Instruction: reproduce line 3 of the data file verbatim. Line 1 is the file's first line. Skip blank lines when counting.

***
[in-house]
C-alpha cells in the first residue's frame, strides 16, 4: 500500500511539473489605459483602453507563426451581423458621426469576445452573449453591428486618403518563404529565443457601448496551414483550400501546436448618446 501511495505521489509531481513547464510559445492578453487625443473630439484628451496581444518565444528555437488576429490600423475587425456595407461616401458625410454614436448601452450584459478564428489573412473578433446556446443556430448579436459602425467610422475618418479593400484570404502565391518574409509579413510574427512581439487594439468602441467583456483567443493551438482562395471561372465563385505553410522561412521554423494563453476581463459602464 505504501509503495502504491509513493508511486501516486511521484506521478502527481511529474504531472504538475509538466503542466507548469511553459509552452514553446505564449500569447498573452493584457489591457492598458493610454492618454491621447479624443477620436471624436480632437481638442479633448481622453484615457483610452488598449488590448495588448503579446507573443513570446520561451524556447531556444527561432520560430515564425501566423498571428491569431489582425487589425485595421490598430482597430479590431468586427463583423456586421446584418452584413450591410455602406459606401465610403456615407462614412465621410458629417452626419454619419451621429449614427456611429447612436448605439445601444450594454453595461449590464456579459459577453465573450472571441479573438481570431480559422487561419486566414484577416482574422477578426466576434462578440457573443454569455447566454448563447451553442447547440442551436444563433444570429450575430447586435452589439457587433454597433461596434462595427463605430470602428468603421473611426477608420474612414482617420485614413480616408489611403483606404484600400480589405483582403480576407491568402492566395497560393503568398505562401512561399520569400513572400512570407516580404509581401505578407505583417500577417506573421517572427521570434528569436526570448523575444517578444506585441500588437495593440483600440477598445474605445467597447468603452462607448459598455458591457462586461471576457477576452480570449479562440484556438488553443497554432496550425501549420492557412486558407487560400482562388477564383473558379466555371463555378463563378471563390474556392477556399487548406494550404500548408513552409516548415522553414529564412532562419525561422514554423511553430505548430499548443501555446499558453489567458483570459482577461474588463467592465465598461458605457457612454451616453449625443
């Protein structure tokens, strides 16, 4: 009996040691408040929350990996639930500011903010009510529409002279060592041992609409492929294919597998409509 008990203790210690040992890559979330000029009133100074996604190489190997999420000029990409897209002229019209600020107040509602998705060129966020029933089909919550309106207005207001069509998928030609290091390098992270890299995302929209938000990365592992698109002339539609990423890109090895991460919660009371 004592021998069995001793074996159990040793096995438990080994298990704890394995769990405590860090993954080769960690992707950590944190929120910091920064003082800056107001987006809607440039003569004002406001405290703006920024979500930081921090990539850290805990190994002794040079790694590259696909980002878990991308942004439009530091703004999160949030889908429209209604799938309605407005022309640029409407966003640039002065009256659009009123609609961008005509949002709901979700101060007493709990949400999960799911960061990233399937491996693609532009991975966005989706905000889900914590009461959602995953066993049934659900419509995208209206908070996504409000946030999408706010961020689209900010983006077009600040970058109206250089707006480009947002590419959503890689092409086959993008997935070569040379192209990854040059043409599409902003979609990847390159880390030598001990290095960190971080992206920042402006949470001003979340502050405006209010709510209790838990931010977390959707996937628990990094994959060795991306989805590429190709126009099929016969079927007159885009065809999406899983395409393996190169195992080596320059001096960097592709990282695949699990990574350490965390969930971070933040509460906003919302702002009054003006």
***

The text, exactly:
């Protein structure tokens, strides 16, 4: 009996040691408040929350990996639930500011903010009510529409002279060592041992609409492929294919597998409509 008990203790210690040992890559979330000029009133100074996604190489190997999420000029990409897209002229019209600020107040509602998705060129966020029933089909919550309106207005207001069509998928030609290091390098992270890299995302929209938000990365592992698109002339539609990423890109090895991460919660009371 004592021998069995001793074996159990040793096995438990080994298990704890394995769990405590860090993954080769960690992707950590944190929120910091920064003082800056107001987006809607440039003569004002406001405290703006920024979500930081921090990539850290805990190994002794040079790694590259696909980002878990991308942004439009530091703004999160949030889908429209209604799938309605407005022309640029409407966003640039002065009256659009009123609609961008005509949002709901979700101060007493709990949400999960799911960061990233399937491996693609532009991975966005989706905000889900914590009461959602995953066993049934659900419509995208209206908070996504409000946030999408706010961020689209900010983006077009600040970058109206250089707006480009947002590419959503890689092409086959993008997935070569040379192209990854040059043409599409902003979609990847390159880390030598001990290095960190971080992206920042402006949470001003979340502050405006209010709510209790838990931010977390959707996937628990990094994959060795991306989805590429190709126009099929016969079927007159885009065809999406899983395409393996190169195992080596320059001096960097592709990282695949699990990574350490965390969930971070933040509460906003919302702002009054003006």